and rest of world. But in general, I don't think we have enough view to estimate the rest view through the year.

Philip Shen -- ROTH Capital Partners -- Analyst

OK, thanks. Shifting over to the warranty issues and failure rates. Can you talk about the failure rates -- by in our checks, there's a certain failure rate for optimizers and there's a failure rate for the inverters. And then I think there were firmware issues early in Q3.

Can you talk about each one of those things and kind of what were the drivers as to why the failure rates were higher than expected? And then -- and which ones have you improved? And how do you expect to get back to your full kind of 36%, 38% type margin, maybe by the end of 2019? I know to Mark's question you talked about improving steadily through the year. But some additional color on that would be great.

Guy Sella -- Founder, Chairman, and Chief Executive Officer

So I think again, its like three, four questions. So as we, I think, said in the past that we are changing due to the fact that many components are in shortage, many times suppliers increase lead time from 14 weeks to 700 days where they already within the 14 weeks period and we had to do lots of constant and fast changes. We did have some components that came out of spec and caused some of the failures. As far as we know today, the majority of those beyond us, we didn't change a major component in the last two, three quarters.

So we start to see those small phenomenons more under control. As far as firmware, we also -- all the changes, that addition feature set etc., supplying inverters with storage with various batteries for different applications etc. You all the time have some points that you need to improve. Many of them not related to us but to standard change or to a customer that wants to install different installations that was then in compared to what tested in the beginning, and gaining more from the product we already have.

And we change and adapt firmware accordingly. We are lucky that we can do everything remotely. So I am not aware of any case where it's really caused us more than a bit of delay until we change or adapted software to the customer needs. As mentioned by Ronen, trying to cover your last point, I believe that within two quarters we will come back to something in the same range of percentage as we had in the previous couple years.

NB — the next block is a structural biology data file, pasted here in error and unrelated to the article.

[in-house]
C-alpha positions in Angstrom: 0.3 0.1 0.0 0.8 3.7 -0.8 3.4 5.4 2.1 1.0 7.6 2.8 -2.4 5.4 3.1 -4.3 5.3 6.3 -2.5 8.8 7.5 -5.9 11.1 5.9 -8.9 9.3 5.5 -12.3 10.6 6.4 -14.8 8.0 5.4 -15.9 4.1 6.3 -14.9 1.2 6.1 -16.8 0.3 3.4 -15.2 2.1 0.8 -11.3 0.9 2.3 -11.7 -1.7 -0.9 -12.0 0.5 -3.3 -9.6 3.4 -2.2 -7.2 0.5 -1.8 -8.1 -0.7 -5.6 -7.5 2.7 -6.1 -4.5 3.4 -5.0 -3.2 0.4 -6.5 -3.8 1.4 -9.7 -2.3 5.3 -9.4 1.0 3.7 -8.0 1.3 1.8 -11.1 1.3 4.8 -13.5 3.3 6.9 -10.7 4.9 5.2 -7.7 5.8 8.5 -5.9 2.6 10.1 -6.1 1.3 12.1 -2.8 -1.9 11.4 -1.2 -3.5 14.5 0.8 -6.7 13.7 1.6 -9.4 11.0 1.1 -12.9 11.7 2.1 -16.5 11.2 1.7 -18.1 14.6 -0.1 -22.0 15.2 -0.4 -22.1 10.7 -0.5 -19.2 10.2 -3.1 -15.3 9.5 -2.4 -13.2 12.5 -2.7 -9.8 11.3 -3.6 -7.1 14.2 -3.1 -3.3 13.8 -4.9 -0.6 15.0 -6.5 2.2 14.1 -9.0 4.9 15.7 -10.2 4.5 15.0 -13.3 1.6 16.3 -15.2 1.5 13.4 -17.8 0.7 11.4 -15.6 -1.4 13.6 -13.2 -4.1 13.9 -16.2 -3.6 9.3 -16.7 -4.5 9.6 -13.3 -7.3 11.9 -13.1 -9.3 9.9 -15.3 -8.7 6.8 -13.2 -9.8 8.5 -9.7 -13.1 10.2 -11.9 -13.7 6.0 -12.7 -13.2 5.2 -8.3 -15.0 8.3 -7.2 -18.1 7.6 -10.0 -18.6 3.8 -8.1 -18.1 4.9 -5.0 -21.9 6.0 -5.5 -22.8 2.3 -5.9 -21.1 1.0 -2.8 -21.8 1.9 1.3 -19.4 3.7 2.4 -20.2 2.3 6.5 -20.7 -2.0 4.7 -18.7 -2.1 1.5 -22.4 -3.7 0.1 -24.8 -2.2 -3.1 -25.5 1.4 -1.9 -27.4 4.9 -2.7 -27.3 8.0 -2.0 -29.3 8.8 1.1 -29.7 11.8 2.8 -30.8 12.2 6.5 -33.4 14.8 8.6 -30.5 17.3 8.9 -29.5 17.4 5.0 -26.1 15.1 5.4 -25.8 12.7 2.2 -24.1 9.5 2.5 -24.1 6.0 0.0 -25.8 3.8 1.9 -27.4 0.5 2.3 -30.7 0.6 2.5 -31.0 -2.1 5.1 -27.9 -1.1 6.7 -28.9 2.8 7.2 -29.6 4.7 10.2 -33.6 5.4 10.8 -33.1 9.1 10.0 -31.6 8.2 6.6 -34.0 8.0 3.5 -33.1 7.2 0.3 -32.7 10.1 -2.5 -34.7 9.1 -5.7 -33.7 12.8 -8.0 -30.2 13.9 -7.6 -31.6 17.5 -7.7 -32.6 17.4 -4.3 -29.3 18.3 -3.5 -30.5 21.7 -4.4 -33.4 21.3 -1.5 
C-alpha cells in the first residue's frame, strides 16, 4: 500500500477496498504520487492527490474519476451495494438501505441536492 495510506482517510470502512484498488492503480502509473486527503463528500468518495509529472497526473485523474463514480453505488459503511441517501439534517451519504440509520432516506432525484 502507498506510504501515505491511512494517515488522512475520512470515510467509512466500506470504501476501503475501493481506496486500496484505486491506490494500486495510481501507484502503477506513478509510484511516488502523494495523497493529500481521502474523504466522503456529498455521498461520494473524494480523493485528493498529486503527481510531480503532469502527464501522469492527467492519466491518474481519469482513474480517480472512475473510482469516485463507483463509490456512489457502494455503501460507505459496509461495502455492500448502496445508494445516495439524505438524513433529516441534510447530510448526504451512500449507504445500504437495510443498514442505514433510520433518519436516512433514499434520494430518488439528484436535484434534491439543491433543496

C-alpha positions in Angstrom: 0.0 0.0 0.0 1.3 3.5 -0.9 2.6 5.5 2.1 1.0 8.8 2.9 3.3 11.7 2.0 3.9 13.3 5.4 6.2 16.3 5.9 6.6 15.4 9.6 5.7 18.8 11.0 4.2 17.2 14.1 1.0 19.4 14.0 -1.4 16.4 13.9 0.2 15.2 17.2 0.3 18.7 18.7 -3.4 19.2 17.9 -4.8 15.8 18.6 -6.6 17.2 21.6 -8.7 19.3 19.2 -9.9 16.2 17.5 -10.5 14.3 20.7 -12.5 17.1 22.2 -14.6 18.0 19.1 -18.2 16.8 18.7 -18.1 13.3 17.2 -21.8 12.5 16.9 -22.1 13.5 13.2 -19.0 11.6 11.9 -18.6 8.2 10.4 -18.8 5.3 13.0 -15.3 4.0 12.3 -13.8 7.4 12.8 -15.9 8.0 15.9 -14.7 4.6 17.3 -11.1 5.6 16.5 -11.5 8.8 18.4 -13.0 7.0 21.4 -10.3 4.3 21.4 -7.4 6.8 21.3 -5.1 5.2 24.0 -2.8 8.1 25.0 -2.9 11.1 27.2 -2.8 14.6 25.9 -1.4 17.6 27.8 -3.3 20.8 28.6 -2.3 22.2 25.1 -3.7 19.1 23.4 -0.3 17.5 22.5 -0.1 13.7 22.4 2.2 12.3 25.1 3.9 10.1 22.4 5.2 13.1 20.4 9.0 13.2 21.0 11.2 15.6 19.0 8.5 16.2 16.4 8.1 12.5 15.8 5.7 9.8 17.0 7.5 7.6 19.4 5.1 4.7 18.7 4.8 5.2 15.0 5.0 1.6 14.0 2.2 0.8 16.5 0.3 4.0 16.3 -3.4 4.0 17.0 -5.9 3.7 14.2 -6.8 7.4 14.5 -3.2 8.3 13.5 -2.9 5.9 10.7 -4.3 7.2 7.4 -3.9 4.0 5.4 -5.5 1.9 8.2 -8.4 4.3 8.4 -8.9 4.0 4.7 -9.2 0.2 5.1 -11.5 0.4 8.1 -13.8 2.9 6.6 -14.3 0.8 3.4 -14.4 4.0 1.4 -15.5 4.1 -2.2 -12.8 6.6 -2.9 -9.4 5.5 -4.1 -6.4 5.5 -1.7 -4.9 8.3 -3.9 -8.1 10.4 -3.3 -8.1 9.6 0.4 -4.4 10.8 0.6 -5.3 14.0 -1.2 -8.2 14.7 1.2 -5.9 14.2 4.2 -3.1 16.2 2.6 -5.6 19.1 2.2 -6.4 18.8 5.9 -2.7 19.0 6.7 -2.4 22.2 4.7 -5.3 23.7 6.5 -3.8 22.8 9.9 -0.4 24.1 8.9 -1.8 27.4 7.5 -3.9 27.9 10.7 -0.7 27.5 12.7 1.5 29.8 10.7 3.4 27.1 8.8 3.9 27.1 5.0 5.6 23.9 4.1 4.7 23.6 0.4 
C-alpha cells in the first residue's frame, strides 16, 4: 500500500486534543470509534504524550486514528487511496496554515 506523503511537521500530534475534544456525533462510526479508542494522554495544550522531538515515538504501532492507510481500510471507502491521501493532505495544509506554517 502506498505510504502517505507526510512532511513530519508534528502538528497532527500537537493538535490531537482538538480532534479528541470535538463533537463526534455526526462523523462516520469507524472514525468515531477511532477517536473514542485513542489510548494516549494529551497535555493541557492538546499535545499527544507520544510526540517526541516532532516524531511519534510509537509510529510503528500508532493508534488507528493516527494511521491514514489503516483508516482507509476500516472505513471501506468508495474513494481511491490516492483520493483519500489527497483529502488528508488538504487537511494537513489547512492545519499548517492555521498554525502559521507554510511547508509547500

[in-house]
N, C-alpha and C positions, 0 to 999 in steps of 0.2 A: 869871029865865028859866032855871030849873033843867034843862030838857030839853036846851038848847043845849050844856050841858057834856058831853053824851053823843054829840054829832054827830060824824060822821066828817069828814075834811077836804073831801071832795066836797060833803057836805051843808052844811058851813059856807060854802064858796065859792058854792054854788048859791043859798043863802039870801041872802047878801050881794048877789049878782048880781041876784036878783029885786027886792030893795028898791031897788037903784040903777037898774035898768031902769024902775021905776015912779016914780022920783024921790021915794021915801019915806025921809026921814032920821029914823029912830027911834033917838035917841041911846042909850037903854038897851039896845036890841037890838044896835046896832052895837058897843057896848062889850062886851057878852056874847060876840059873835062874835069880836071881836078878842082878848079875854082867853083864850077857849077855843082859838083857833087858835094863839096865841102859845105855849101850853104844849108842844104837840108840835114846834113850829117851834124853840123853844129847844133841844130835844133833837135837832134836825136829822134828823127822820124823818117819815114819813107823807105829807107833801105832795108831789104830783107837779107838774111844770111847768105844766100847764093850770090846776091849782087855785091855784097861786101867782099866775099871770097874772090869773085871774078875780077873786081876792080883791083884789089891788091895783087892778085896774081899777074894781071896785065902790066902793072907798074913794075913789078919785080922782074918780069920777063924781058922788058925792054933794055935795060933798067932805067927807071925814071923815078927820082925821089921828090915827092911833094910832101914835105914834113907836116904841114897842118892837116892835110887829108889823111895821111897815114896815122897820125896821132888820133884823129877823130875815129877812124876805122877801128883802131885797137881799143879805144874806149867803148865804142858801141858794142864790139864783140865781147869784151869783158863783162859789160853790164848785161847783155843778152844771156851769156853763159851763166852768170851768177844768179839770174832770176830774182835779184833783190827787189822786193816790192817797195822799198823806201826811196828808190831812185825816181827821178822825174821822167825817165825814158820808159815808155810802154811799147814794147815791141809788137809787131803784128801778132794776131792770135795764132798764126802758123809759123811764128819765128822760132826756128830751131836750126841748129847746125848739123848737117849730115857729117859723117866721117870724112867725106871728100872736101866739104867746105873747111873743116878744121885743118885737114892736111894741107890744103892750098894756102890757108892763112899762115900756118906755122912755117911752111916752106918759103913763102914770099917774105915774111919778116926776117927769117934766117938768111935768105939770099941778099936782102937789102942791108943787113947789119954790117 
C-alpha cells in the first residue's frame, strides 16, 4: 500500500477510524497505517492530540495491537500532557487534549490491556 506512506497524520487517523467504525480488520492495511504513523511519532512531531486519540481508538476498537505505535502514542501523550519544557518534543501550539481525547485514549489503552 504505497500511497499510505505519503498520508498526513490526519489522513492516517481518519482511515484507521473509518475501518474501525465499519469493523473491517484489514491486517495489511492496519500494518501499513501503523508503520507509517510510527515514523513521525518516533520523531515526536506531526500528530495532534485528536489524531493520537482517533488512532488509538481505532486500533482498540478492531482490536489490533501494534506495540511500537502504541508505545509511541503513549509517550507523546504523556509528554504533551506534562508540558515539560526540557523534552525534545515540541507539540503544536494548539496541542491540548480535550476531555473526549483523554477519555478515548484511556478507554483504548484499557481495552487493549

Philip Shen -- ROTH Capital Partners -- Analyst

Great. Thanks for the color. I'll pass it on.

Operator

Thank you. We'll take our next question from Jeff Osborne of Cowen & Company.

Jeff Osborne -- Cowen and Company -- Analyst

Hey, good afternoon, guys. I had another question on warranty but in a different angle also on the service side. I think one of the issues, Ronen, was that you were, in the past, prior to HD Wave, replacing field replacements with cards or particular items within the inverter, for example, that had failed versus maybe at a cost of $100 or $200 a piece versus sending a full inventor at $1,000-plus. Can you talk about with all of the new product introductions and product cycles you've had, A, can you confirm that that was a problem? And then, B, how is that evolving? Is it also going to be resolved over the next few quarters or not?

Guy Sella -- Founder, Chairman, and Chief Executive Officer

I don't think that's exactly the situation. In the classical one Phase inverter we had three PCBs, today we have two PCBs. When the failure is in the communication you still replace the communication board. I don't think there's a big difference and, please remember that HD Wave costs dramatically less than the inverter before, and the numbers that you use are way, way off the real cost of the inverter.

So I don't think that the analysis you do is actually impacting anything in the financials as you describe it.

Jeff Osborne -- Cowen and Company -- Analyst

Then what drove the warranty accruals to be higher then? I'm trying to get a sense of the service cost over the past few quarters. Is it literally what Philip described in terms of field replacements?

Guy Sella -- Founder, Chairman, and Chief Executive Officer

No, so that's what we said. It was -- it's more like what we said in Q3 that it was a combination of expediting shipments, a bit higher percentage of replacement that we do and basically a big portion of cost that is coming to improve the service we give to customers. Increased amount of people we have in the field that can actually support people in their own installations. There's a combination of many little things, which all of them now are getting into better mechanism, better improvement.

And as mentioned before in the script, I believe that during this year, we will improve the level of service even further while at the same time, reducing the percentage cost of it from the revenue -- or the relative percentage of revenue.

Jeff Osborne -- Cowen and Company -- Analyst

Got it. That's good to hear. Another line of questioning I had, was just you mentioned keeping the debt from Kokam in light of the capacity expansion. Can you talk about what the CAPEX needs are for maybe the year or for that particular initiative? I think on prior calls, you had highlighted that it was underutilized, and now all of a sudden you're expanding capacity.

So I just wanted to understand the decision-making process around the balance sheet management but also what this will cost.

Ronen Faier -- Chief Financial Officer

OK, so first of all, yes, as we mentioned in, I think, our previous call, the fact was that the Kokam factory, due to lower orders or bookings were underutilized. But still, as we also mentioned, the overall capacity of the Kokam factory is smaller than the needs that we already see right now, and we forecast for the years to come as the solar plus storage is -- demand is increasing all the time. And as such, we will need to do some expansion. When it comes to the actual expansion, I would like to say two things.